Comparing Fedora Linux and Ubuntu: A Complete Guide

What Is Fedora?

  Have you heard that someone uses “Fedora” on their computer and aren’t sure what it is? Taking a look at Fedora, and its history, we’ll see what it is and why it was named after a stylish hat.

Red Hat sponsors Fedora, a Linux distribution that was first released in 2003. Open-source software and services are distributed by Red Hat to businesses.

The Red Hat Enterprise Linux operating system, a licensed operating system that uses open-source components for storage, applications, and much more, is another Red Hat product. Unlike Linux distributions that are open-source, Fedora is completely free.

In essence, Red Hat Enterprise Linux uses the Fedora community edition, as features from Fedora are forked directly into Red Hat Enterprise Linux. The Fedora operating system is one of the most popular alternatives to Windows and Mac.  

History of Fedora

Fedora’s history is inextricably linked to Red Hat’s. Before settling on just Fedora, the distribution used to be called Fedora Linux, then Fedora Core.

The Linux distribution Fedora is a third-party repository for Red Hat Linux, whereas Fedora Core is a free community-maintained Linux distribution. As a preview of the Workstation version of Fedora to come, Fedora is upstream from Red Hat Enterprise Linux.

Why Should You Use Fedora?

Over the past few years, Fedora has become quite user-friendly, as well as an original distro. Neither Arch nor Debian are user-friendly, and Arch just added a graphical installer two years ago.

Fedora offers an up-to-date version of vanilla GNOME, which is the only major distro to do so. The GNOME desktop may also appeal to Mac users and those who grew up with mobile devices. With Wayland touchpad gestures, laptop users can control their workspace with ease.

Fedora vs. Ubuntu head-to-head

Managers of packages

Installing software on Fedora and Ubuntu is done through different package managers. Ubuntu uses apt, dpkg, and snap, while Fedora uses dnf, rpm, and flatpak. Canonical maintains Ubuntu’s Snap universal package system, but Flatpak is not dependent on any particular distribution. With GNOME’s GUI Software app store, users can easily install software on both desktop distributions.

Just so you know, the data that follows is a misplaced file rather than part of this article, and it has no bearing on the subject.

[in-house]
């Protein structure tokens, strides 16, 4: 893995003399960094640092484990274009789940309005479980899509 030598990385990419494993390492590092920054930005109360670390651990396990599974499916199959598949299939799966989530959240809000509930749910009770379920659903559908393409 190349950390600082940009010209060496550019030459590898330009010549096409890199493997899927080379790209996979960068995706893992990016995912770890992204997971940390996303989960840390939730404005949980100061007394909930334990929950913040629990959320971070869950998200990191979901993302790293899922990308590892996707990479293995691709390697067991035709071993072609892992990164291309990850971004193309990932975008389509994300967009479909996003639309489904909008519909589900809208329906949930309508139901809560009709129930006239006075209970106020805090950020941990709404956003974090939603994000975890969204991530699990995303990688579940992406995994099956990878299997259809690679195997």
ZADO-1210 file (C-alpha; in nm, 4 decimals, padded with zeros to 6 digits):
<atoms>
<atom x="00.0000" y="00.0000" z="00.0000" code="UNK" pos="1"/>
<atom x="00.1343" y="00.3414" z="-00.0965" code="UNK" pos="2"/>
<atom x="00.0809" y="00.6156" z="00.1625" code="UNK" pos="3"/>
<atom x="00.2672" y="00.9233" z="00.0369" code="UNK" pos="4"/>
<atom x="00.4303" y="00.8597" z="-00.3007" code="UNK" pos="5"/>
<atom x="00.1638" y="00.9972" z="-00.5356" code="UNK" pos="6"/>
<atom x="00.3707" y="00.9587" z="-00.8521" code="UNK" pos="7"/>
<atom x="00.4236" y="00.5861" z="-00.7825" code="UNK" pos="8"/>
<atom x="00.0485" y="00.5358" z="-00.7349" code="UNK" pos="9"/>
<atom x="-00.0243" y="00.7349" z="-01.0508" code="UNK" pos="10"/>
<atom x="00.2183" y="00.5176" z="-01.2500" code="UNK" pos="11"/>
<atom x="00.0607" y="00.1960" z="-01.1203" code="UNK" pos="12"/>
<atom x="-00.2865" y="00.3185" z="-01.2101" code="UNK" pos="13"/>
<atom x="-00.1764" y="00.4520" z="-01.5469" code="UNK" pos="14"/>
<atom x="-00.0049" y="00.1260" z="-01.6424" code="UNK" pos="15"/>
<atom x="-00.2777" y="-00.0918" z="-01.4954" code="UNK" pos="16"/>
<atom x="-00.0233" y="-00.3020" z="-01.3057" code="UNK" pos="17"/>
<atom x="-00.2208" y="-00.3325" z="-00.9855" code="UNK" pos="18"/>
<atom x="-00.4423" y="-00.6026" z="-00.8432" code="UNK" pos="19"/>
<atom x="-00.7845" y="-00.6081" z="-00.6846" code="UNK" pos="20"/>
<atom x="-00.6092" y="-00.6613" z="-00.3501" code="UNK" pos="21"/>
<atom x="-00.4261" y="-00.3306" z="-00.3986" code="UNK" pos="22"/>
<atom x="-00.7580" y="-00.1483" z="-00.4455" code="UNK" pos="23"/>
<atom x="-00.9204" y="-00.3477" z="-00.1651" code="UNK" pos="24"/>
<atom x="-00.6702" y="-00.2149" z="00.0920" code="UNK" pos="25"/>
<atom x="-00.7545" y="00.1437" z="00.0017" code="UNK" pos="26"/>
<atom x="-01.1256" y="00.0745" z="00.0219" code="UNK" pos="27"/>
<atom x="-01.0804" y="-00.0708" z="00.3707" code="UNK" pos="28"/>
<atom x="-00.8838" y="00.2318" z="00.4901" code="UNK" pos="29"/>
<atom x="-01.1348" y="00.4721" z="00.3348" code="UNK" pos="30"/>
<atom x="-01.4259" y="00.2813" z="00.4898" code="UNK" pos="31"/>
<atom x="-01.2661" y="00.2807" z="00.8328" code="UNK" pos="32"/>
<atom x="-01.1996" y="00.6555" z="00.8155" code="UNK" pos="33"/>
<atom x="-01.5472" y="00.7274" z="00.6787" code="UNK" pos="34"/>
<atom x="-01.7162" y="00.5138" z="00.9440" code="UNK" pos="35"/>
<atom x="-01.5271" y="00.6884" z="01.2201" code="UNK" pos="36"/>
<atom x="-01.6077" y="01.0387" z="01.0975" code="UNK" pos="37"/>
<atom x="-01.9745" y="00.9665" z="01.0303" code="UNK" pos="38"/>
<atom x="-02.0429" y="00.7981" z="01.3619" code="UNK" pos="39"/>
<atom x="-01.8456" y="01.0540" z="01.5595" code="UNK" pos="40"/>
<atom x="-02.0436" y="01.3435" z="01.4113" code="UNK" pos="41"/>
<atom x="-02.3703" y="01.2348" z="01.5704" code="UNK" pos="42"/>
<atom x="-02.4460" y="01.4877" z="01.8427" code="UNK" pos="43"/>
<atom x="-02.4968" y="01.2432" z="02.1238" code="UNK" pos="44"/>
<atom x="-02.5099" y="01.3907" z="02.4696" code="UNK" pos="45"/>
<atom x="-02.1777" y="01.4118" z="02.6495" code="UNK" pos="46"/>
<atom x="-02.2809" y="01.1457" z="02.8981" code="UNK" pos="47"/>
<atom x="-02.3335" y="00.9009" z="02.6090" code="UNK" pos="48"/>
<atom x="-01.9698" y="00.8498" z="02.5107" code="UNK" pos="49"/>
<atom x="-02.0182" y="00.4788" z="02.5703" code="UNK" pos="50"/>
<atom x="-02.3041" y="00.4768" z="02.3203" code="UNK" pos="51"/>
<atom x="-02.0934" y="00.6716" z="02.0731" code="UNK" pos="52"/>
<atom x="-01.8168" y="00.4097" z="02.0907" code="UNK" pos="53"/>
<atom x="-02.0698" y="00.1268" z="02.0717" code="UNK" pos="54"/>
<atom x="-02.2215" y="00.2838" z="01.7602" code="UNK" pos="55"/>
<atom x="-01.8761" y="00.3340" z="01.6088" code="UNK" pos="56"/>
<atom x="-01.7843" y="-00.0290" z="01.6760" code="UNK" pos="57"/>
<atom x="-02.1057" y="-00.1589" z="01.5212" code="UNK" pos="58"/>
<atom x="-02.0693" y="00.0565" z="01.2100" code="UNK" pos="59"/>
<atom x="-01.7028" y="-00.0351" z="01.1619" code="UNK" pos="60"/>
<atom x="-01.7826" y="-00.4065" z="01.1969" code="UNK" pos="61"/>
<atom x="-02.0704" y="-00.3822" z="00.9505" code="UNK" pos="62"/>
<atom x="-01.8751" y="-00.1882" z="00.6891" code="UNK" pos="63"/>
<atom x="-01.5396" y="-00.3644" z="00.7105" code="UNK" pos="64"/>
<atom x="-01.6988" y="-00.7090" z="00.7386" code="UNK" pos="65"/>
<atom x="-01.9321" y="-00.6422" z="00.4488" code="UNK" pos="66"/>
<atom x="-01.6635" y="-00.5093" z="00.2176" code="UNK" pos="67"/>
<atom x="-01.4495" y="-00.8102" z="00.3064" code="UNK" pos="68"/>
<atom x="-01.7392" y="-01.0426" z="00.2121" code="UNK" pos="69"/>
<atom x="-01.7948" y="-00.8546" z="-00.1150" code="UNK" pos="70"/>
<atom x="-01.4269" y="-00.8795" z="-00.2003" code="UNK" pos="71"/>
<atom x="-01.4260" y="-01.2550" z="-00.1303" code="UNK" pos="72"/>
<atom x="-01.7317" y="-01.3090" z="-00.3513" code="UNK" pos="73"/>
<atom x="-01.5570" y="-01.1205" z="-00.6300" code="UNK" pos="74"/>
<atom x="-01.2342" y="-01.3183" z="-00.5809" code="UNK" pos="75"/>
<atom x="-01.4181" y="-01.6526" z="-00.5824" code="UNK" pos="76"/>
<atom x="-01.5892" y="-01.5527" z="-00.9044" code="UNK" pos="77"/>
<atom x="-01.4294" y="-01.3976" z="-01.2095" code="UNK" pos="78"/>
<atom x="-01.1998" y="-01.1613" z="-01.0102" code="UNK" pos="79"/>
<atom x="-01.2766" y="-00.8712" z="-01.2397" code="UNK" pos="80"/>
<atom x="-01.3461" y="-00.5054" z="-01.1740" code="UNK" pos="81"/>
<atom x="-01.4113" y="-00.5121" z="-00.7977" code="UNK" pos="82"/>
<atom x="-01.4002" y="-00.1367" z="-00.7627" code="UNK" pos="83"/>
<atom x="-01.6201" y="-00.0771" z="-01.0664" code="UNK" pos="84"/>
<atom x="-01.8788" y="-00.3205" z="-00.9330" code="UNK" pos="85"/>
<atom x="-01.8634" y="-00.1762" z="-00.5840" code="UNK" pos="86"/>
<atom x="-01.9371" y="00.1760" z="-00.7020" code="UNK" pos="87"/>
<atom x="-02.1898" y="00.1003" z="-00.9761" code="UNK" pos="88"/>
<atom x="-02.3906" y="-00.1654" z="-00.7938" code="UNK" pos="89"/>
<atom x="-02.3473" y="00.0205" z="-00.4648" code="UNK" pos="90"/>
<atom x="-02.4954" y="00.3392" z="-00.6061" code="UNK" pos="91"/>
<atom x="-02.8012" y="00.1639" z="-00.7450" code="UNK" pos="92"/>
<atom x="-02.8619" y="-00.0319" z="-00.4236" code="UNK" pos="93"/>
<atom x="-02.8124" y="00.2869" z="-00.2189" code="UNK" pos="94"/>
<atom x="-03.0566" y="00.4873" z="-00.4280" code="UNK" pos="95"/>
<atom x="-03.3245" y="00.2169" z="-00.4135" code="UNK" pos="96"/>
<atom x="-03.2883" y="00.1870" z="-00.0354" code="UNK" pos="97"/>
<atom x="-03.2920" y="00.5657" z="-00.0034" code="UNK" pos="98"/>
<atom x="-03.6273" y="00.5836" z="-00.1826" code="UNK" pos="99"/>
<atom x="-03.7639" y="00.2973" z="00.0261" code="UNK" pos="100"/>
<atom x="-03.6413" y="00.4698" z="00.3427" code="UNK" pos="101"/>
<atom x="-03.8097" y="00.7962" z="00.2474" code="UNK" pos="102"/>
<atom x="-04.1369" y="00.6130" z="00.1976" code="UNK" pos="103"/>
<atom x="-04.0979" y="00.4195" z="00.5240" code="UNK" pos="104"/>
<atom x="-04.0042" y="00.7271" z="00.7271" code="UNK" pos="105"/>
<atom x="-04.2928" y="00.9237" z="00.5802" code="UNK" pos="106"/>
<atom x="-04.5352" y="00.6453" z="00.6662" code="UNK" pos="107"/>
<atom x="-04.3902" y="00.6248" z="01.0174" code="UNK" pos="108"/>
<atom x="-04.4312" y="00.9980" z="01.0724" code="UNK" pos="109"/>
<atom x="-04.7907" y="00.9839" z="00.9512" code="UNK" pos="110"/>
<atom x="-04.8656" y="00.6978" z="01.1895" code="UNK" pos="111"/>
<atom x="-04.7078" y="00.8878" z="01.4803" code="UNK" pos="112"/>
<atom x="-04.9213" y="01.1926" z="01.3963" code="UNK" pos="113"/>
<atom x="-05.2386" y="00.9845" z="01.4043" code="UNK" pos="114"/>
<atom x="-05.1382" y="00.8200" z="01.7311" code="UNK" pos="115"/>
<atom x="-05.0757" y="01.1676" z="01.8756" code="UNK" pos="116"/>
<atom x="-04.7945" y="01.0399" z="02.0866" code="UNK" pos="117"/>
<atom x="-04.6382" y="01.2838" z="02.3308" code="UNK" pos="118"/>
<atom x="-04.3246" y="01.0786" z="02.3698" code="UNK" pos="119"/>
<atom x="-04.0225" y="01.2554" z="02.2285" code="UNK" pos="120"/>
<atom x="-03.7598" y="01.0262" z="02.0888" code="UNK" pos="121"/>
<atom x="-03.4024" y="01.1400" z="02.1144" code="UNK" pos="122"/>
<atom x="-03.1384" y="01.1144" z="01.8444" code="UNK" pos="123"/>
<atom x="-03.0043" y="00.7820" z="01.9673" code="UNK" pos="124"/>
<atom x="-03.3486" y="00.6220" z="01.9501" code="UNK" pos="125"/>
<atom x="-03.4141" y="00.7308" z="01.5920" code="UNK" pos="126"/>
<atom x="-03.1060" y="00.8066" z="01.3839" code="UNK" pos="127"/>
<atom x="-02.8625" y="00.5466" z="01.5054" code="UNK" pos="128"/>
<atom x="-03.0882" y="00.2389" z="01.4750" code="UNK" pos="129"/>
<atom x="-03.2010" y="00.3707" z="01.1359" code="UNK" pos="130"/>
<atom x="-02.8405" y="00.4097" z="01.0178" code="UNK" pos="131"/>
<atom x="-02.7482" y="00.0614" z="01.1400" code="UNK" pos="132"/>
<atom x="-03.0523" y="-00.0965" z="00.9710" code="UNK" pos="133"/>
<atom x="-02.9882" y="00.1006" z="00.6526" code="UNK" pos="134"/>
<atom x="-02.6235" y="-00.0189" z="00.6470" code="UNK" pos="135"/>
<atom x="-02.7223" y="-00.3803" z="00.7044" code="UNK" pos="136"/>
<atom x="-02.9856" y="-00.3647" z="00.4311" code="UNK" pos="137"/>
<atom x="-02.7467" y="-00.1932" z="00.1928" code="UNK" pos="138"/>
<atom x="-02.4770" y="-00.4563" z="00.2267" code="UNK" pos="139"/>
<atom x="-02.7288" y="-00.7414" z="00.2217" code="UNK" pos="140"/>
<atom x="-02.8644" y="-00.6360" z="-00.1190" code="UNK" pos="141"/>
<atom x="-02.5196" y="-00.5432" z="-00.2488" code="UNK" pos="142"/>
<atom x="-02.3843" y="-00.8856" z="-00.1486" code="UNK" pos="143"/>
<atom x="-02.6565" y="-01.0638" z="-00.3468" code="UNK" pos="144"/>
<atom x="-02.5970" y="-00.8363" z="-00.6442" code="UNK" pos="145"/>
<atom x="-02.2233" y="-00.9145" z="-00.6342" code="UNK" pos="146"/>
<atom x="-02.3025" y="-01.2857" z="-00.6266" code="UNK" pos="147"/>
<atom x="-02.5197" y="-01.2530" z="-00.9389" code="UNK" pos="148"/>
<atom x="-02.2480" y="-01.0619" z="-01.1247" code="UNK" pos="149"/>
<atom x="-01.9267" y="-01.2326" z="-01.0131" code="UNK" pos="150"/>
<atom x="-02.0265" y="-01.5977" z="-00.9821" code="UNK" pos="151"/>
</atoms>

Run as root

The default user – whom you create during installation – is also added to the admin group in Fedora and Ubuntu. Fedora has a wheel admin group, while Ubuntu has a sudo admin group.

There is one similarity between the two distributions: neither allows the root user to log in. The command sudo su changes your user to the root user in Fedora, while sudo -s changes your user to a shell with administrative permissions in Ubuntu.

The release cycle

Each Fedora version is supported for 13 months, and a new version is released every six months. For Ubuntu, there are two different release cycles: LTS and regular. Each LTS (Long Term Support) release receives five years of support. Every six months, the regular version is released, and it is supported for nine months.

Updating and releasing software

Over time, Fedora has changed from being a bleeding-edge distribution to a more mainstream one. LibreOffice ( is included in both latest releases of each. While Fedora ships with version 99.0.1 of Firefox, Ubuntu ships with version 101.0.

Another difference between the two is that Fedora sometimes takes a Windows approach to upgrades, requiring a reboot after an update has been installed. When upgrading the kernel, Ubuntu only requires a reboot if the user is logged in.

Releases of server software

The Ubuntu Server operating system is one of the most widely deployed server environments on the market, especially for cloud-native applications. If you’re looking for an environment similar to RHEL, Fedora’s server release is a solid option. For most administrators, Fedora server requires a reboot every nine months, which can be a deterrent.

Ubuntu vs. Fedora: Key Differences

The two are popular choices in the market; let’s examine some of their differences:

  • Among Linux distributions, Ubuntu is the most popular, followed by Fedora. Debian is the basis for Ubuntu, while Red Hat Linux is the basis for Fedora.
  • Fedora and Ubuntu distributions use different software binaries. The latest version of Ubuntu and Fedora is released every six months, but there’s a difference in their long-term support models — Ubuntu offers 18 months of support after a new version is released, while Fedora releases LTS versions every two years for five years. In contrast, Fedora only offers 13 months of support. As a result, Fedora developers are freed from some backward compatibility restrictions; however, Fedora is a poor product development option (e.g., embedded systems). In addition to bundled apps, the desktop environment, and the size of the distribution, there are other differences between Ubuntu and Fedora.
  • GNOME is the default desktop in Fedora, while Unity is the default desktop in Ubuntu. Despite some similarities, both offer quite different user experiences.
  • Here, there is a significant distinction between Red Hat Linux and Debian, with the former dividing into Fedora and RHEL, while Ubuntu uses packages from one of Debian’s branches.
  • There are spins for both Ubuntu and Fedora. The KDE desktop is available on Fedora and Ubuntu, for example. In Fedora, desktop environments are separated in a similar manner to KDE, while in Ubuntu, these tasks are managed by others.

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